For nearly half of the 15 million adults expected to be excised from Medicaid rolls this year, the cancellation will be in error, the result of red tape, according to an analysis from the U.S. Department of Health and Human Services. For children, the national rate of unnecessary cancellations could be as high as 74%, according to the analysis.
Removing the millions of Americans who naturally would have fallen off the rolls were it not for the pandemic-related freeze is a job that some states are pursuing aggressively, to cut costs.
Other states are commencing the daunting process with more caution, to minimize the number of residents who unnecessarily lose coverage.
A lack of state expertise in processing Medicaid renewals after more than three years, combined with overall staffing shortages and aging computer systems, means that most states will struggle to complete the massive project in the 14 months allotted.
But politics is driving some states to finish as quickly as possible and reduce overall spending on low-income health insurance.
Ohio enacted a law in 2021, requiring the state Medicaid agency to complete some portions of the purge in three months, increasing the chances that more people who still qualify will lose coverage and be forced to reapply to get back on the plan.
Arkansas Republican Gov. Sarah Huckabee Sanders is backing a plan that shortens the culling process to six months, a move the federal health agency has warned could result in excess errors.
Wisconsin and Iowa are considering bills that would emphasize cost-cutting over caution when culling the Medicaid rolls and rely on parents to respond to multi-paged renewal applications rather than checking databases to automatically extend coverage for people who remain eligible.
At the same time, New Mexico passed a law promising to pay for the first two months of Obamacare insurance for people who no longer qualify for Medicaid; a Rhode Island law commits to paying for the first two months.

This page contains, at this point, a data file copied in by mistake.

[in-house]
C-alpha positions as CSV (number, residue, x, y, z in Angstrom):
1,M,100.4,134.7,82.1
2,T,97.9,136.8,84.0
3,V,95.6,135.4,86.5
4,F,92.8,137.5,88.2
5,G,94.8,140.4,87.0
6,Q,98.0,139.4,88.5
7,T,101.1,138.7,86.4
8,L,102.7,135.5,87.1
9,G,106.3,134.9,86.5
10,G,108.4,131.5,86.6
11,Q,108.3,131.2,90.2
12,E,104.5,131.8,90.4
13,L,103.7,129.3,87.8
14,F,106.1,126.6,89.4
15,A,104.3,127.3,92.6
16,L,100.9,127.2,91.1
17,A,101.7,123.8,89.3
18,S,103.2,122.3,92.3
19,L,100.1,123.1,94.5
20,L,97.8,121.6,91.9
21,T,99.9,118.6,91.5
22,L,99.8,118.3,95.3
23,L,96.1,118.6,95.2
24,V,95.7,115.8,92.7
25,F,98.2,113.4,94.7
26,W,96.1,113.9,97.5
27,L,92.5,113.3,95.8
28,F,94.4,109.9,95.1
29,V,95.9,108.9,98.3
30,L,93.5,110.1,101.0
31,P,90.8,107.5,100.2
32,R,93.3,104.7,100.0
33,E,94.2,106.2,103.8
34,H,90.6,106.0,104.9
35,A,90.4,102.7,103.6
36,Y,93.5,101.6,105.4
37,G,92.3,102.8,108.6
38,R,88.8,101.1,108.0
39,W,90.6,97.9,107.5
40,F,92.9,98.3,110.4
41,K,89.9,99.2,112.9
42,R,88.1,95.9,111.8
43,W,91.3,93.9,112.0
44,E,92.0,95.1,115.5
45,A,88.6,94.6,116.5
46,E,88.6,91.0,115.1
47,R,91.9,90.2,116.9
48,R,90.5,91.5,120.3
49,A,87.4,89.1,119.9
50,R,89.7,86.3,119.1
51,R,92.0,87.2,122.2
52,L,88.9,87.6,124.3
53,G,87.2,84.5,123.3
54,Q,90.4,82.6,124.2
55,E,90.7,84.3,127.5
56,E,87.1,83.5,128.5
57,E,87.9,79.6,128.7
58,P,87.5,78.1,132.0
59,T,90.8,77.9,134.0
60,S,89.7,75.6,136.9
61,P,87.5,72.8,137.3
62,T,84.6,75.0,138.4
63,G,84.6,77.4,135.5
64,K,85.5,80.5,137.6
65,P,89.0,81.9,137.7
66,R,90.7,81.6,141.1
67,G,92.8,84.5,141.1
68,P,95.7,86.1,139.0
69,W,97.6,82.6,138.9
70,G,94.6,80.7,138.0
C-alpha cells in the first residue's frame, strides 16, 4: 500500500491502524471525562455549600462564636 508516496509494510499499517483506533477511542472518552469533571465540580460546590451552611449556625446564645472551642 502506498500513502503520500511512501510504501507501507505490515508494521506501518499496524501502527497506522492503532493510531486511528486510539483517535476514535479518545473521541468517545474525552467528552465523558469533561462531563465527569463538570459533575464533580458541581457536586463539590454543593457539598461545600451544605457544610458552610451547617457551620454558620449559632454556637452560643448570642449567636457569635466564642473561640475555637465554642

Beyond legislative mandates, Medicaid agencies on their own can adopt policies for renewal processing that can either decrease unnecessary cancellations or increase them by erring on the side of more culling.
By one measure, for example, residents of Arizona, North Carolina, Oregon and Washington may be the least likely to erroneously lose coverage, according to a survey by KFF published earlier this month.
That’s because those states verify more than 75% of renewals by checking state and national databases on family income and other factors rather than requiring parents to document any income or family changes to stay on the rolls.
But database determinations are only as reliable as the state’s software programs used to automate renewals. And data-assisted auto-renewals are not the only policy choice states can make that will reduce or increase the chances a person will experience a critical gap in Medicaid coverage due to procedural snafus.
Some states are using multiple forms of communication, including texts, phone calls, emails, web portals and repeated mailings to alert people that they will be coming up for renewal and what they need to do to avoid a gap. Most are relying on health care workers, community organizations, hospitals and insurance administrators to help get the word out.
For patients who lose their coverage because their income increased or other life events made them ineligible for Medicaid, states with their own insurance exchanges—including California, Colorado, Connecticut, Idaho, Kentucky, Maine, Maryland, Massachusetts, Minnesota, Nevada, New Jersey, New Mexico, New York, Pennsylvania, Rhode Island, Vermont and Washington plus the District of Columbia—are more likely to be able to seamlessly reenroll people in coverage than the 32 states that rely on the national exchange.
That’s because with their unique ability to merge Medicaid and state enrollee data, states that operate their own exchanges can automatically transfer residents who fall off the Medicaid rolls to a similar exchange plan that matches their income and family size, Georgetown University’s Brooks explained. In California, for example, managed care companies that administer both Medicaid and state exchange plans are working with the state to shift patients to comparable plans within the same provider network.